Written by Cameron Frazer • Published 27th March 2019 • 5 minute read
The future is here. Ten years ago, if you had the bravery to claim that “cash will soon be worthless”, you’d have been laughed out of the room, whereas now it seems to be a very real possibility. But, before you dust off that anarcho-economics book that you bought to impress your friends in university – we aren’t witnessing the end of money, simply the decline of physical cash.
We’ve seen nothing short of a collapse in the usage of physical cash in the last decade – so much so, that the recent Access to Cash Review asserted that the entire cash system was at significant risk of “falling apart”. In 2007, roughly sixty-one percent of all payments were made using cash, but by 2017, this number had plunged to just thirty-four percent. Debit cards overtook cash as the utilised method of payment for the first time in June 2018, and forecasts suggest that cash could be used in as few as one in ten transactions fifteen years from now.
If you’re like me, then you’ve clearly focused on the big questions – for example, will Scrooge McDuck have to fill his vault with AMEX black cards? But if you aren’t, then you wouldn’t be alone in wondering what effect a move towards being cashless might have on society.
Why businesses and consumers are choosing to go cashless
Fun fact, the UK’s first credit card – the Barclaycard – was launched in 1966, and by 1972, all the UK’s major retail banks had followed suit. So, considering that cashless methods of payment aren’t a new phenomenon, why are we only just waking up to their benefits?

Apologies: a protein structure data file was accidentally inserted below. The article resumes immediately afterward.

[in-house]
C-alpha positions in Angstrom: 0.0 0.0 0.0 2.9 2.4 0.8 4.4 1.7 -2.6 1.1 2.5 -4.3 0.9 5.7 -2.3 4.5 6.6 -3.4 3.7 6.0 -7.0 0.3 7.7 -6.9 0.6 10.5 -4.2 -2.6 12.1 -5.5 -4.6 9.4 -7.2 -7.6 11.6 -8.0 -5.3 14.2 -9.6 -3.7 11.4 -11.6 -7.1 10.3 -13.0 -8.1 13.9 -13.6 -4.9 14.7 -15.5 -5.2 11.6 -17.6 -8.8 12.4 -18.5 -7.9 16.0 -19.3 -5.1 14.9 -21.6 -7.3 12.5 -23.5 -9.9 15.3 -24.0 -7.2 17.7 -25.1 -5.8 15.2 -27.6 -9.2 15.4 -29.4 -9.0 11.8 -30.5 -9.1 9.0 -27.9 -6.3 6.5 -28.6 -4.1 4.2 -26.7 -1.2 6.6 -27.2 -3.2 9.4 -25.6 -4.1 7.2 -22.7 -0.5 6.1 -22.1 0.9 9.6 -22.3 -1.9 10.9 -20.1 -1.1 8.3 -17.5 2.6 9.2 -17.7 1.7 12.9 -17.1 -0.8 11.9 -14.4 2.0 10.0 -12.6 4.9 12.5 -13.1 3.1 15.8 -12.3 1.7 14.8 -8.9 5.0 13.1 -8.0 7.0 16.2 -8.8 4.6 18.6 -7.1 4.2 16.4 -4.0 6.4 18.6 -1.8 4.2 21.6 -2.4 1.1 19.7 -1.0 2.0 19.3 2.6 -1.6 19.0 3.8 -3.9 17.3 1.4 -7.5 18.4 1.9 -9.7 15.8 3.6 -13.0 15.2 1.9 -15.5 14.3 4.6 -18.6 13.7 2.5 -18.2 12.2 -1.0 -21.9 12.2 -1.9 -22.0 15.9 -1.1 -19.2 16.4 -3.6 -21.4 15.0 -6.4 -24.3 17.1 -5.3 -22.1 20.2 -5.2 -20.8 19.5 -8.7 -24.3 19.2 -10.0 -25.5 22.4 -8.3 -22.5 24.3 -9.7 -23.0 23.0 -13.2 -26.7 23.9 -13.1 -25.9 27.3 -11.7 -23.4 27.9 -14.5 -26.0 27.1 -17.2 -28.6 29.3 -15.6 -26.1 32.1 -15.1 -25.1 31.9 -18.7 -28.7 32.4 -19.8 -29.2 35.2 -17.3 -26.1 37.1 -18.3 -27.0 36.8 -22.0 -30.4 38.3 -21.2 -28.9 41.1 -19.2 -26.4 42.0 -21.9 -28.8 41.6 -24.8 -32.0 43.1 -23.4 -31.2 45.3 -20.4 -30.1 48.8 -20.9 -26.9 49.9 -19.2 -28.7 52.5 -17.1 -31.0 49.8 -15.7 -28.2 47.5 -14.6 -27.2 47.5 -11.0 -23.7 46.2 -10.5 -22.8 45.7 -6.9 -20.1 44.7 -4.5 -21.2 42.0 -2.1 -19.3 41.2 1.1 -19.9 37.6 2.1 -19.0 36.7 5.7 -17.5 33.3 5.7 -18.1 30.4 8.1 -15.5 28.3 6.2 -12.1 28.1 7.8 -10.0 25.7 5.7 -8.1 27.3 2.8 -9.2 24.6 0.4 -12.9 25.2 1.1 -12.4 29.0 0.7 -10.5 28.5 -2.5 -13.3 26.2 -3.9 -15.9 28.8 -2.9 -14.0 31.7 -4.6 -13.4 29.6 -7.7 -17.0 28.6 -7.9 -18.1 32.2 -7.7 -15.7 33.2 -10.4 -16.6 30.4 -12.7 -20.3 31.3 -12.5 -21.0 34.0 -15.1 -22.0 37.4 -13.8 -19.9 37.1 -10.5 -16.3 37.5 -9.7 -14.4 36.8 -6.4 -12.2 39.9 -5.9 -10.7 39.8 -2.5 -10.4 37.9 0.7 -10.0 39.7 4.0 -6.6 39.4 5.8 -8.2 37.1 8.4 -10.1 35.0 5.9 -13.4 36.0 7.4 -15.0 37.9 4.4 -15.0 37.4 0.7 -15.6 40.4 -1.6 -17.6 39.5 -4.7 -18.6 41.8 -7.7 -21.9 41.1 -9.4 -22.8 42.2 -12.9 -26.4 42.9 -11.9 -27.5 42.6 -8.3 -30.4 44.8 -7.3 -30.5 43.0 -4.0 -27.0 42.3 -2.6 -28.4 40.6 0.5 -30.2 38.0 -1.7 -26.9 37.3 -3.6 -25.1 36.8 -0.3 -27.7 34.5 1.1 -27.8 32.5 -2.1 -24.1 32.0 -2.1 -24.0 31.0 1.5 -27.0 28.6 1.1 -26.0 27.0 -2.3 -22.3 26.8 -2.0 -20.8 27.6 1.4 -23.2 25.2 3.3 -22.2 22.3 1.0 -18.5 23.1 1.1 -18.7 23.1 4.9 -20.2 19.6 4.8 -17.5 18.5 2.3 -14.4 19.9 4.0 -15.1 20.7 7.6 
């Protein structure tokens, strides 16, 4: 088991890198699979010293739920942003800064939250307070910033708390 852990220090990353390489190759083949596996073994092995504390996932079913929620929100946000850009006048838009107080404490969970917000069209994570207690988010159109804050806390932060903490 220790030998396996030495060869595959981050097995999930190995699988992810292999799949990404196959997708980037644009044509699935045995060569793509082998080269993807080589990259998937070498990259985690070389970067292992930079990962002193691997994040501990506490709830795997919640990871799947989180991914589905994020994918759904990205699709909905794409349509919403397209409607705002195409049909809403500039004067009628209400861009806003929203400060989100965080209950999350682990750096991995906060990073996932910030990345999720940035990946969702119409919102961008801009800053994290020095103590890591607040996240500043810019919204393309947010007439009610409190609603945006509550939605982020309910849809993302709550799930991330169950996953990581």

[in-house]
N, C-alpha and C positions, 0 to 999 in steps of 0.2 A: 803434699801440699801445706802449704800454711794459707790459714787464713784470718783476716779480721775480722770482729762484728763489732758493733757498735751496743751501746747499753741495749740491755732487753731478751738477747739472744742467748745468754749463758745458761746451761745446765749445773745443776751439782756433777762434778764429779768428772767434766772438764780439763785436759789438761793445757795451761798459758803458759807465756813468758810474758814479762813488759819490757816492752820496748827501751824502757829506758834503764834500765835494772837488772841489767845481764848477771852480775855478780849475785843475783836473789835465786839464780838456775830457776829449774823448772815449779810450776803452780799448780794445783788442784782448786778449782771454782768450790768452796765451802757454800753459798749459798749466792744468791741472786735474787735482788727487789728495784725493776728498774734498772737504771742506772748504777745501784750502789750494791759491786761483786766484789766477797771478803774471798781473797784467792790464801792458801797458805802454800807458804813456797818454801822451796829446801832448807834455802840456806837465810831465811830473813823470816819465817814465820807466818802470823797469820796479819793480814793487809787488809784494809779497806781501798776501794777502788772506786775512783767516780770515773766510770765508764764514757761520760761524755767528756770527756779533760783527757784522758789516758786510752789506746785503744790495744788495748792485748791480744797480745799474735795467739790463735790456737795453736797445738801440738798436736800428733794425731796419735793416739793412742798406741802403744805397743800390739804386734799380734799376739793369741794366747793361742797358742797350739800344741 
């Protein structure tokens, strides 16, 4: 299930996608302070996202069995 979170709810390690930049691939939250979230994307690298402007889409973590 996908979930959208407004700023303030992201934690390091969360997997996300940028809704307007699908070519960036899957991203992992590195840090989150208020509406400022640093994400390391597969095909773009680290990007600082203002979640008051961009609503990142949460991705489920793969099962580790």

The development of technology plays into this greatly. The development and subsequent uptake of contactless technology has made it incredibly efficient to use cards for payments. Furthermore, with the vast majority of us now carrying a contactless-enabled device linked to our bank account – smartphones, smartwatches, wearable technology – we now don’t even need our cards to pay!
It’s the same story for vendors too – with the improvement in broadband infrastructure now meaning that it’s viable to process cashless transactions on a large scale.
The argument for going cashless
Going cashless could lead to a reduction in certain forms of crime. Cash plays a huge role in the facilitation of crime, due to the associated difficulty of tracing its origins. Cashless transactions are easily tracked, and this makes it much more difficult to both launder money, or avoid tax. In Sweden, where eighty-one percent of transactions are made digitally, VAT receipts have increased by thirty percent. Through going cashless, businesses and consumers drastically reduce their chances of being mugged or burgled.
Cashless money is also easier to store. It’s incredibly easy to shut down a digital wallet if stolen, and access to your money is unaffected by your physical location. Electronic money is also near impossible to lose or damage and isn’t plagued by the hygiene issues suffered by paper money. Commercial organisations also save, as they are no longer required to pay for the protection or transport of physical cash.
Finally, digital money is much easier to carry around – whether you have £1 or £1 million in your account, it takes up no more space in your pocket than the size of the card itself – something which isn’t true when carrying physical money.